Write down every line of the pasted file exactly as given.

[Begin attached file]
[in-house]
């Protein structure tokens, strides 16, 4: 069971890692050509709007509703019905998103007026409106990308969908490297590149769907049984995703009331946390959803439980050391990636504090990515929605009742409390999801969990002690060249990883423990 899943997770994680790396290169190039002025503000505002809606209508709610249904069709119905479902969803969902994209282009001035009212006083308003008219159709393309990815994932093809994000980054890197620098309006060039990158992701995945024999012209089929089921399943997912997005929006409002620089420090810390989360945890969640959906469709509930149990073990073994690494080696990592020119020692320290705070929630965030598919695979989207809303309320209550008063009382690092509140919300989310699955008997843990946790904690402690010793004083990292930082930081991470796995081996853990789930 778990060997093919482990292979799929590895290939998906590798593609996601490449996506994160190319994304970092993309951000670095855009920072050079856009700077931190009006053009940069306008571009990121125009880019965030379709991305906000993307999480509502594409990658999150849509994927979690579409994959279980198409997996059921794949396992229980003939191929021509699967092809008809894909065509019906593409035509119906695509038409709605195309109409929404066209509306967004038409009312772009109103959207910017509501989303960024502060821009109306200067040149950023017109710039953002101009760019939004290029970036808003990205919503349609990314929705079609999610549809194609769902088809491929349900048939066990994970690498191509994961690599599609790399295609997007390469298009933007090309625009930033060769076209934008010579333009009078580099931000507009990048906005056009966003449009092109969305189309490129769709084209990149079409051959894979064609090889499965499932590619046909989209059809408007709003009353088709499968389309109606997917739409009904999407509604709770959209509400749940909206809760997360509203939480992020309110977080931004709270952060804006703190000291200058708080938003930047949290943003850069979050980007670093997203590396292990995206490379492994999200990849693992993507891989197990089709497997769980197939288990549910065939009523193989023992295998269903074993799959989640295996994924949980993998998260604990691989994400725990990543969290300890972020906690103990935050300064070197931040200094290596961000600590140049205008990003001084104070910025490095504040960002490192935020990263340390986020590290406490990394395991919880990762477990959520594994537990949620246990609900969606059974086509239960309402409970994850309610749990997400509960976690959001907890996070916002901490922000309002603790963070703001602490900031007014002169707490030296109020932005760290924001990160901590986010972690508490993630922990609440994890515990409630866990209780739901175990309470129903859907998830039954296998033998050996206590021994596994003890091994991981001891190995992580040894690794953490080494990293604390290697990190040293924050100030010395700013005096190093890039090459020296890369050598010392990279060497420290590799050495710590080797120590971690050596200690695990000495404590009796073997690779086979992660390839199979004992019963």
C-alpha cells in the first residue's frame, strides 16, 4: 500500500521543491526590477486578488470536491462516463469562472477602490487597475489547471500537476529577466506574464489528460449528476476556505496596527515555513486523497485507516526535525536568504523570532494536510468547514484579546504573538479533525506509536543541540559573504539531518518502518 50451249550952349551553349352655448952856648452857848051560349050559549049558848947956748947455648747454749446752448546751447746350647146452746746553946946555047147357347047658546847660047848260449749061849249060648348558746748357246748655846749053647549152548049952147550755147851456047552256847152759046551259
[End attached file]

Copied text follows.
[in-house]
């Protein structure tokens, strides 16, 4: 069971890692050509709007509703019905998103007026409106990308969908490297590149769907049984995703009331946390959803439980050391990636504090990515929605009742409390999801969990002690060249990883423990 899943997770994680790396290169190039002025503000505002809606209508709610249904069709119905479902969803969902994209282009001035009212006083308003008219159709393309990815994932093809994000980054890197620098309006060039990158992701995945024999012209089929089921399943997912997005929006409002620089420090810390989360945890969640959906469709509930149990073990073994690494080696990592020119020692320290705070929630965030598919695979989207809303309320209550008063009382690092509140919300989310699955008997843990946790904690402690010793004083990292930082930081991470796995081996853990789930 778990060997093919482990292979799929590895290939998906590798593609996601490449996506994160190319994304970092993309951000670095855009920072050079856009700077931190009006053009940069306008571009990121125009880019965030379709991305906000993307999480509502594409990658999150849509994927979690579409994959279980198409997996059921794949396992229980003939191929021509699967092809008809894909065509019906593409035509119906695509038409709605195309109409929404066209509306967004038409009312772009109103959207910017509501989303960024502060821009109306200067040149950023017109710039953002101009760019939004290029970036808003990205919503349609990314929705079609999610549809194609769902088809491929349900048939066990994970690498191509994961690599599609790399295609997007390469298009933007090309625009930033060769076209934008010579333009009078580099931000507009990048906005056009966003449009092109969305189309490129769709084209990149079409051959894979064609090889499965499932590619046909989209059809408007709003009353088709499968389309109606997917739409009904999407509604709770959209509400749940909206809760997360509203939480992020309110977080931004709270952060804006703190000291200058708080938003930047949290943003850069979050980007670093997203590396292990995206490379492994999200990849693992993507891989197990089709497997769980197939288990549910065939009523193989023992295998269903074993799959989640295996994924949980993998998260604990691989994400725990990543969290300890972020906690103990935050300064070197931040200094290596961000600590140049205008990003001084104070910025490095504040960002490192935020990263340390986020590290406490990394395991919880990762477990959520594994537990949620246990609900969606059974086509239960309402409970994850309610749990997400509960976690959001907890996070916002901490922000309002603790963070703001602490900031007014002169707490030296109020932005760290924001990160901590986010972690508490993630922990609440994890515990409630866990209780739901175990309470129903859907998830039954296998033998050996206590021994596994003890091994991981001891190995992580040894690794953490080494990293604390290697990190040293924050100030010395700013005096190093890039090459020296890369050598010392990279060497420290590799050495710590080797120590971690050596200690695990000495404590009796073997690779086979992660390839199979004992019963």
C-alpha cells in the first residue's frame, strides 16, 4: 500500500521543491526590477486578488470536491462516463469562472477602490487597475489547471500537476529577466506574464489528460449528476476556505496596527515555513486523497485507516526535525536568504523570532494536510468547514484579546504573538479533525506509536543541540559573504539531518518502518 50451249550952349551553349352655448952856648452857848051560349050559549049558848947956748947455648747454749446752448546751447746350647146452746746553946946555047147357347047658546847660047848260449749061849249060648348558746748357246748655846749053647549152548049952147550755147851456047552256847152759046551259